So this is the stuff that was a bit harder to categorize that just adds some good utility to the deck. Heroic Intervention is pretty much a green staple, making removing your board incredibly difficult with hexproof and indestructible. This can be used in a variety of situations, be it in response to targeted removal, a wrath, during combat, after dropping an Apex Altisaur or casting Chandra’s Ignition. Combat Celebrant is the only human we run in the deck (which does at least mean Kogla’s last ability isn’t entirely useless) but he grants the always useful ability to give us a second combat phase. In a deck all about swinging with big dudes, this can close out games very quickly. Terror of the Peaks, I have said my piece on this card already, so you should know by now that I am a BIG fan of the dragon. It’s my favorite card from M21 and it is one of the coolest additions to this deck. It’s a big, badass dragon that punishes removal and can do some serious damage in a deck that is regularly putting 4, 5, 7, even 10 power creatures into play. Challenger Troll is a decent sized body that makes combat much more favorable to us by preventing opponents from double, triple, etc. blocking our creatures. Paleoloth is about as close as we get to repeatable recursion in the deck. It’s a little slow, but being able to recycle our dead creatures off of him is quite handy all the same. Spearbreaker and Spellbreaker Behemoth are solid enough creatures on their own (can you believe that Spellbreaker is only a 4-drop?) but being able to give our creatures indestructible or force our creature spells through counters is some invaluable utility. Rhythm of the Wild, likewise, makes our creature spells uncounterable and has the added bonus of either making them bigger or giving them haste once they hit the board. Gruul War Chant gives just a little buff during combat (combos with Godzilla) and gives everything menace, meaning that they are much harder to block (can’t chump block now) and when combined with Challenger Troll actually makes our creatures completely unblockable.

Pumps/Buffs:

1x Overwhelming Stampede

1x Moonveil Dragon

1x God-Eternal Rhonas

1x Xenagos, God of Revels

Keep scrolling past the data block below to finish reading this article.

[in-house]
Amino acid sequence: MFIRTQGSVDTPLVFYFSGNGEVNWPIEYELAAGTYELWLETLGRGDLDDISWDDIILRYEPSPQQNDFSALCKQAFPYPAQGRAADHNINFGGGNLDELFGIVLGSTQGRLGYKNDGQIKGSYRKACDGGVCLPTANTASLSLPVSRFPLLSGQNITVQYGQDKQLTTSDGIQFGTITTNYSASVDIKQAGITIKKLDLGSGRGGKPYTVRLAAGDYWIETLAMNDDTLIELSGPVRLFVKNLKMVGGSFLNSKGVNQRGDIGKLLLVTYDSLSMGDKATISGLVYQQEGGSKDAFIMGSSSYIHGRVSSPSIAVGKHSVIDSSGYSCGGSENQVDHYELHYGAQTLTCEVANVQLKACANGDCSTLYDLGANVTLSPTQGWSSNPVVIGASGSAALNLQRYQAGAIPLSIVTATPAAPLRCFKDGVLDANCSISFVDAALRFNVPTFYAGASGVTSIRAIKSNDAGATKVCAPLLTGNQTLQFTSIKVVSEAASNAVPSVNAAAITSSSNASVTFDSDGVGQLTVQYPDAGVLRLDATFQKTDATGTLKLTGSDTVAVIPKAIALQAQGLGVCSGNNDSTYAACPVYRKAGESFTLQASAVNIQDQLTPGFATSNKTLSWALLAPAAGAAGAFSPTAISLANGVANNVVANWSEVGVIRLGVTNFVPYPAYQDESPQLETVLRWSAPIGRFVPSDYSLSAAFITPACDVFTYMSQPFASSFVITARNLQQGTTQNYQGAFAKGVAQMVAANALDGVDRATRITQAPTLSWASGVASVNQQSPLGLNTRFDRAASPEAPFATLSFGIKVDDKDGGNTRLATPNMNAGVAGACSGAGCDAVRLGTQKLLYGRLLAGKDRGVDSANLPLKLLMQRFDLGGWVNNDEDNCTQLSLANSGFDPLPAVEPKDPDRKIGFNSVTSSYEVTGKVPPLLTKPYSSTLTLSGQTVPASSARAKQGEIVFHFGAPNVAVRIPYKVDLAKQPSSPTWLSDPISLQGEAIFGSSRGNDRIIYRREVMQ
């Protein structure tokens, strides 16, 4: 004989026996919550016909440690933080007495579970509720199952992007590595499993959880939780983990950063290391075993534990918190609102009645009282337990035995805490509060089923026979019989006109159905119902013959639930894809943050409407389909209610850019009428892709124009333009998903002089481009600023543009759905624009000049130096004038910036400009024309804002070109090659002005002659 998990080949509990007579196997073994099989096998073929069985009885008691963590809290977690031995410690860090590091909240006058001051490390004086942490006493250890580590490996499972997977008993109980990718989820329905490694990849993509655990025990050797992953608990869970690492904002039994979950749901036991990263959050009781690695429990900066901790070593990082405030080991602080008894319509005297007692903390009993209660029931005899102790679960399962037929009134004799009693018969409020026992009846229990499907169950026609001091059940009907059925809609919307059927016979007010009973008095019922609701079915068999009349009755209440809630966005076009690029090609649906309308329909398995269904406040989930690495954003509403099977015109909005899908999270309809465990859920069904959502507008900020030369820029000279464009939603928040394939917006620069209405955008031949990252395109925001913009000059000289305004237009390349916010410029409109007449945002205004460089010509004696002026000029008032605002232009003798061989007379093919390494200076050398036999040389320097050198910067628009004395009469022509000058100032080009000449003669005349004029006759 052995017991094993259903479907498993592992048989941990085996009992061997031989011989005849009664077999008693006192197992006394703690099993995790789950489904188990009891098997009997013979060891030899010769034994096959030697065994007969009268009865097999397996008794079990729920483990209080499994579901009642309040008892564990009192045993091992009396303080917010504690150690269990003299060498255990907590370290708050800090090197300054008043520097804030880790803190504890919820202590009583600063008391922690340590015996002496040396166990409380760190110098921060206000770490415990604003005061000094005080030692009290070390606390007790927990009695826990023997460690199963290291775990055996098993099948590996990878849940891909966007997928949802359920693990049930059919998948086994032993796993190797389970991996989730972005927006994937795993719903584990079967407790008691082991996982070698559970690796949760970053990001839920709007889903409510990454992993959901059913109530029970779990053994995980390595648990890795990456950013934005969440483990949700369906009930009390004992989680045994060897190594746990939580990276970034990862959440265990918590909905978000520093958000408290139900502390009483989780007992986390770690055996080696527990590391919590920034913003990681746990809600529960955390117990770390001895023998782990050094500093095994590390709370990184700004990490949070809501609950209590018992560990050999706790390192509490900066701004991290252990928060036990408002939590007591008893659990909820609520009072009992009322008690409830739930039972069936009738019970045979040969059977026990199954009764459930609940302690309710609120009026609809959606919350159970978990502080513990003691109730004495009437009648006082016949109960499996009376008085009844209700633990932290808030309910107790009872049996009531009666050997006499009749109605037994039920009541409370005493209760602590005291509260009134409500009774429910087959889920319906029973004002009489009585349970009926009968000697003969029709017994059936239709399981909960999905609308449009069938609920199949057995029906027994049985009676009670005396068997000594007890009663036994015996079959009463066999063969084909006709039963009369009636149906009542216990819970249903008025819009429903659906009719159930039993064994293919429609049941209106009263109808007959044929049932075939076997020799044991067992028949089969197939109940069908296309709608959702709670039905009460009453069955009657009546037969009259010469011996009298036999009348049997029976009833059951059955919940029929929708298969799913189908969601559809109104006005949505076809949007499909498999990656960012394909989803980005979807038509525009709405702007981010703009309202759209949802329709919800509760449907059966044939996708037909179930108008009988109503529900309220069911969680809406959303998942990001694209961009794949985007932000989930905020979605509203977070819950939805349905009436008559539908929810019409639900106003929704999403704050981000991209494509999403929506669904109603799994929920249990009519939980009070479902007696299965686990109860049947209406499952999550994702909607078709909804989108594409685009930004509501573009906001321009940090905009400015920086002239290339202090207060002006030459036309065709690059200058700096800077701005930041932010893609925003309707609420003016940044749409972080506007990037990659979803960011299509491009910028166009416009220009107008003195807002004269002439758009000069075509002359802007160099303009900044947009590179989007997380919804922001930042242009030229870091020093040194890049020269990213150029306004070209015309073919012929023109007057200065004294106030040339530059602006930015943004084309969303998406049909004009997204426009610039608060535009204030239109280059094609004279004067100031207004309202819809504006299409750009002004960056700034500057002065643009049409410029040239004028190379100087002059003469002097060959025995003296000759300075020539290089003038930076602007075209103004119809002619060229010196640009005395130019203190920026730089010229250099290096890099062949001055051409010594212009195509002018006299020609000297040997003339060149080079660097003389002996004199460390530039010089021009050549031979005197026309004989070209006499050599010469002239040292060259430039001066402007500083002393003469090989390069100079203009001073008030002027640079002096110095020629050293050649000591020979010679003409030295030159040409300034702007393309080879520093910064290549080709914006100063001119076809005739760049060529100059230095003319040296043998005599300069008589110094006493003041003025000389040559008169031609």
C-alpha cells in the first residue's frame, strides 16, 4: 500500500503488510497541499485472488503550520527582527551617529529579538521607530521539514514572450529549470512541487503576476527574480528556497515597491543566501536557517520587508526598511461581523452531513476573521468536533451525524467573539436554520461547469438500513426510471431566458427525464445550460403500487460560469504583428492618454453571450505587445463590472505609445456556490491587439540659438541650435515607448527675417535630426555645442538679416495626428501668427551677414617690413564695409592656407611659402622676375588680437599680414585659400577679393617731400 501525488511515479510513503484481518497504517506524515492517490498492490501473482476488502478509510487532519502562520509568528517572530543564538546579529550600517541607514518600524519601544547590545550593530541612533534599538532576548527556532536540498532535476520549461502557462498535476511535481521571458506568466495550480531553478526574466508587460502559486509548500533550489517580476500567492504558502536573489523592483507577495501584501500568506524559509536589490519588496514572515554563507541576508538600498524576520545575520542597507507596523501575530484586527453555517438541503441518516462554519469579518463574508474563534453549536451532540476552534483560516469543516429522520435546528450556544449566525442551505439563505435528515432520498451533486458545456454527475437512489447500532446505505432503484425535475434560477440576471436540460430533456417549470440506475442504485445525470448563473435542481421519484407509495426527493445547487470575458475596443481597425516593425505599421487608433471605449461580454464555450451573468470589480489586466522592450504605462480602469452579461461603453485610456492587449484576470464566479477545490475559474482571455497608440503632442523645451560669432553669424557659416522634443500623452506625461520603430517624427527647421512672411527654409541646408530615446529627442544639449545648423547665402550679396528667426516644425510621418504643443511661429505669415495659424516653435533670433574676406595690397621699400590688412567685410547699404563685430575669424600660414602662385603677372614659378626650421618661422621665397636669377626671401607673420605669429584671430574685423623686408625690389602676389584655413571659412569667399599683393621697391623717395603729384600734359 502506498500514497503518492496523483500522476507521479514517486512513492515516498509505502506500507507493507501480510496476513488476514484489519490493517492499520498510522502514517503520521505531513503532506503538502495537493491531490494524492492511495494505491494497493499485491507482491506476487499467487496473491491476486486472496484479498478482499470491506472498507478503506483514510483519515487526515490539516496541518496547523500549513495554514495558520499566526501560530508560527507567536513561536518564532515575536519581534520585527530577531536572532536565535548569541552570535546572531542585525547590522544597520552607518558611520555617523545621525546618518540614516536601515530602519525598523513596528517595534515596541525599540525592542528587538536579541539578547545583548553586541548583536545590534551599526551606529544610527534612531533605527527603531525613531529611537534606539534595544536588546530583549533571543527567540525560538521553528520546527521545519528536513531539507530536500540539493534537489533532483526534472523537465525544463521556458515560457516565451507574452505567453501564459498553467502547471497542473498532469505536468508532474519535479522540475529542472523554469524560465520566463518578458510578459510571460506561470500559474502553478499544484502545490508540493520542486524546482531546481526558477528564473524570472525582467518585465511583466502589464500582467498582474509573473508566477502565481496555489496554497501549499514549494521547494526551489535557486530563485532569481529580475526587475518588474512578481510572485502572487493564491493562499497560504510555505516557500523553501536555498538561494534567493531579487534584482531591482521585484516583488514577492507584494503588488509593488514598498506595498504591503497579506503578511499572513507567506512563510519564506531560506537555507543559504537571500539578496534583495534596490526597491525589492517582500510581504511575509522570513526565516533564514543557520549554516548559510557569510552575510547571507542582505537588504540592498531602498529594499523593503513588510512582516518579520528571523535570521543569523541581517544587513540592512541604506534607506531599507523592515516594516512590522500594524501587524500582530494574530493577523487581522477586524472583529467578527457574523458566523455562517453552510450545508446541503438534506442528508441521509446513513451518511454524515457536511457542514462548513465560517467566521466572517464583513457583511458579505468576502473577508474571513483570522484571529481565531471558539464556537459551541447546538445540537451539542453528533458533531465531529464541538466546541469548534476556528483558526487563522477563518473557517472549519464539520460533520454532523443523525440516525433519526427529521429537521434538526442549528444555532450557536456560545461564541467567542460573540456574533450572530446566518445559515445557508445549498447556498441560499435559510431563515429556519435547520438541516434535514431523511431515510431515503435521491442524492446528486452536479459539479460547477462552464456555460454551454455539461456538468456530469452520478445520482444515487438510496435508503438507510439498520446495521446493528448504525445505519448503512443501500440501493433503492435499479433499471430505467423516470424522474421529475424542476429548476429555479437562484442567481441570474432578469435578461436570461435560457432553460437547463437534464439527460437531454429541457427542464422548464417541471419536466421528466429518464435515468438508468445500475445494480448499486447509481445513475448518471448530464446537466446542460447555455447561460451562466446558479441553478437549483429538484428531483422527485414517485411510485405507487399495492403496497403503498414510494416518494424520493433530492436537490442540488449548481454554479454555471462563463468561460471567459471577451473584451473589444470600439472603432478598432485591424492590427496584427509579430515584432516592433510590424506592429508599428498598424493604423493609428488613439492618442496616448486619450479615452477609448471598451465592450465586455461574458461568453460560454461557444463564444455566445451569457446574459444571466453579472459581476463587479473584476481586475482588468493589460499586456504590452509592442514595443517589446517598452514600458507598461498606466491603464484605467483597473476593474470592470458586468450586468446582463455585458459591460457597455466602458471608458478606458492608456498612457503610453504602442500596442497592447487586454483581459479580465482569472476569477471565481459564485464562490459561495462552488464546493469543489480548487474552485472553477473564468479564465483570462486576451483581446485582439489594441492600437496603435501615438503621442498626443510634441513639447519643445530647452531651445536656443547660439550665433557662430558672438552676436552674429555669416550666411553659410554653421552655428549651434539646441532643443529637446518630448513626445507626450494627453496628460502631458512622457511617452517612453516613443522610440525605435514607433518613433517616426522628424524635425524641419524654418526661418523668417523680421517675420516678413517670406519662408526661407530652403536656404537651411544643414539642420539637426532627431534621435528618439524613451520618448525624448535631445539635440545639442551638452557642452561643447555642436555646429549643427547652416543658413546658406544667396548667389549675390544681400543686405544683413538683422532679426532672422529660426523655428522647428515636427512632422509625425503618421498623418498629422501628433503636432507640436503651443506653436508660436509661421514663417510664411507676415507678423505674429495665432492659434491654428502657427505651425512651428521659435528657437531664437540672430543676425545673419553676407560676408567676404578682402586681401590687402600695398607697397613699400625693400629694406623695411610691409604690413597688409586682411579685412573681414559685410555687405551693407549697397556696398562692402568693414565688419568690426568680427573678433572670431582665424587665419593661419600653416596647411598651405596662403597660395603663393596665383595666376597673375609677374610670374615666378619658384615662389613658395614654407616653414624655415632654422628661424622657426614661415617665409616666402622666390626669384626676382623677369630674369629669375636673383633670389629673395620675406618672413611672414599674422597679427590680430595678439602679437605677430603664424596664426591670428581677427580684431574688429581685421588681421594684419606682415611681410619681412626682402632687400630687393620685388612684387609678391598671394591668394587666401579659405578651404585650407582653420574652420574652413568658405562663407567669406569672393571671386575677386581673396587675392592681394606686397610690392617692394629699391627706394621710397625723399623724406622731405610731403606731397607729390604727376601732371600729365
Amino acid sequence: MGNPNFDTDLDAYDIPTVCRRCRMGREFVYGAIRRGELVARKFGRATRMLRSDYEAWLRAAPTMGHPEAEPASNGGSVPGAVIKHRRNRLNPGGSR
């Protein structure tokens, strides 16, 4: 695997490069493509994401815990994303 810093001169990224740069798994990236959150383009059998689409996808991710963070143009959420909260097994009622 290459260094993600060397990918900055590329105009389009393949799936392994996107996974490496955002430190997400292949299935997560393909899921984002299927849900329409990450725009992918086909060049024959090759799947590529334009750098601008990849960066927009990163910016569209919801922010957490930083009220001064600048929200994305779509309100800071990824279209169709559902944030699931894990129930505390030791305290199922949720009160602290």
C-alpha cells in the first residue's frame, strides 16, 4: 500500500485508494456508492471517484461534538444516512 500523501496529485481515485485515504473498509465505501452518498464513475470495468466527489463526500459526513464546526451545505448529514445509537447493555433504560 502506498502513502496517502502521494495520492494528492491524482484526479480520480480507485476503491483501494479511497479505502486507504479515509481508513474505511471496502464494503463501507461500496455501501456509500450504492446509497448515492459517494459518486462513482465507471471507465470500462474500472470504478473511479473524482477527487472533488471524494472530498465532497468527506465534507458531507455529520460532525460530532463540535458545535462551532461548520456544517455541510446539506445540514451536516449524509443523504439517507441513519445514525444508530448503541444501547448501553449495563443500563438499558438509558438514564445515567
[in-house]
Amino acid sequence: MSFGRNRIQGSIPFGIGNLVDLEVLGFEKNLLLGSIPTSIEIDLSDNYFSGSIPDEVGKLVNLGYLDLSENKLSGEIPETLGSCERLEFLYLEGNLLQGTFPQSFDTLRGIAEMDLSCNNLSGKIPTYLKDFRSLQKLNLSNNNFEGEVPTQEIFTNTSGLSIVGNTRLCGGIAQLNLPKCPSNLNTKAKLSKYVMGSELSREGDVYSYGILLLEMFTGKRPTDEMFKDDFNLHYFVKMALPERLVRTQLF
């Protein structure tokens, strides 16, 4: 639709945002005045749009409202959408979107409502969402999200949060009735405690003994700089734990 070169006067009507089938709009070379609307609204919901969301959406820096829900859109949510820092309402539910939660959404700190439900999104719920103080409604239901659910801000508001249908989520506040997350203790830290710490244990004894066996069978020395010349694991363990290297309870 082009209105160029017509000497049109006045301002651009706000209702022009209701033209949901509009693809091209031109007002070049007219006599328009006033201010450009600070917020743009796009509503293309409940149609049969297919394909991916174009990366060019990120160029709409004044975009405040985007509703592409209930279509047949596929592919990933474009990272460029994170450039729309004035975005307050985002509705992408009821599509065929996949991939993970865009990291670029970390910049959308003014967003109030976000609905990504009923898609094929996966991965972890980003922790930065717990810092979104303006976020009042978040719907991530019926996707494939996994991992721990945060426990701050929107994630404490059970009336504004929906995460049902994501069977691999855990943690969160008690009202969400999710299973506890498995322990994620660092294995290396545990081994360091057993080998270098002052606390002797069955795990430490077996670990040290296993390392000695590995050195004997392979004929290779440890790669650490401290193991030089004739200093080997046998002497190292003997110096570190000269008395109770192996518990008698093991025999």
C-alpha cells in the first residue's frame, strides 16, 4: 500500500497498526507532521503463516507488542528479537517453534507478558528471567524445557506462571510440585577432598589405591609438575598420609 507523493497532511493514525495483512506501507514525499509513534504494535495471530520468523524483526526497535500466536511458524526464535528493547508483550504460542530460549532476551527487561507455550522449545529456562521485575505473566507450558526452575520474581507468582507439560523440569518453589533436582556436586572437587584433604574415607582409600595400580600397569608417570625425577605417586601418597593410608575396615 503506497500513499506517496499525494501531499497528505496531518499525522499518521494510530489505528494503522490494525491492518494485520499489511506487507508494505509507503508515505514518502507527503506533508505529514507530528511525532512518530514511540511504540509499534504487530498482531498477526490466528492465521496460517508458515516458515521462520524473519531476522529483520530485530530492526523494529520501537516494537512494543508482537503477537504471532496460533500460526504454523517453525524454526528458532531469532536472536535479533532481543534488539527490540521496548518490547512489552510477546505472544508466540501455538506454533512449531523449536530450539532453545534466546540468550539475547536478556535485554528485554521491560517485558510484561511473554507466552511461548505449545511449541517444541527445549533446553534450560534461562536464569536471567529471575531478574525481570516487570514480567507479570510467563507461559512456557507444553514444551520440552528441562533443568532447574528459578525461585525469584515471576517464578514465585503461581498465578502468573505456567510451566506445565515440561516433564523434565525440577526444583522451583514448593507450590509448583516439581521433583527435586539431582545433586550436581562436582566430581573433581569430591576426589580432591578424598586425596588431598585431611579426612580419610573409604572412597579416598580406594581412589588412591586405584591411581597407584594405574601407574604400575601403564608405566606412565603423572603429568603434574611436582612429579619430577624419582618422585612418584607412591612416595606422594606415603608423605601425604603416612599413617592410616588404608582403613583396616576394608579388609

1x Fiery Emancipation

1x Embercleave

1x Garruk, Unleashed

Because why wouldn’t you want to make your big beefy boys even bigger and beefier? Overwhelming Stampede just ends games, if you’re casting it you’re probably going to win shortly after. Take your biggest dude and make him and everyone around him bigger by his power and give them all trample. Moonveil Dragon provides a cheap and easy way to pump the entire board (also combos with Godzilla). Rhonas, holy crap Rhonas, doubles the power of your creatures and gives them vigilance meaning that they’re still available to block after the inevitable backlash from swinging out with that much power (also fun with Ilharg since you can get the benefit across multiple turns). Xenagos often leads big stompy decks all on his own, he’s sorta like a Rhonas aimed at a single creature and grants haste instead of vigilance, but he’s a serious force to be reckoned with all the same. Fiery Emancipation, another card I made mention of in my review of M21, tripling your damage is a huge deal and means that unblocked, Godzilla can just straight up kill someone (believe me, I’ve done it). It also makes Terror of the Peaks even scarier, makes those little 2 damage shocks from Klothys hurt a lot more, makes Sarkhan’s Unsealing deal some serious damage, it’s just a very strong card in a deck like this. Embercleave can surprise kill someone and comes with its own cost reduction built in. Easily one of the strongest equipment cards printed in a long time. Plus the idea of Godzilla just wailing on some poor sap with a little sword like that makes me grin. Garruk is another new addition to the deck that I haven’t been able to test out too much yet, but +3/+3 and trample is a very relevant effect and while the tokens he poops out don’t quite do much for our 4+ power theme, they provide an extra body for defense (or to Lukka away), and that emblem of his is a game winner.

Beaters:

1x Godzilla, Doom Inevitable (Yidaro, Wandering Monster)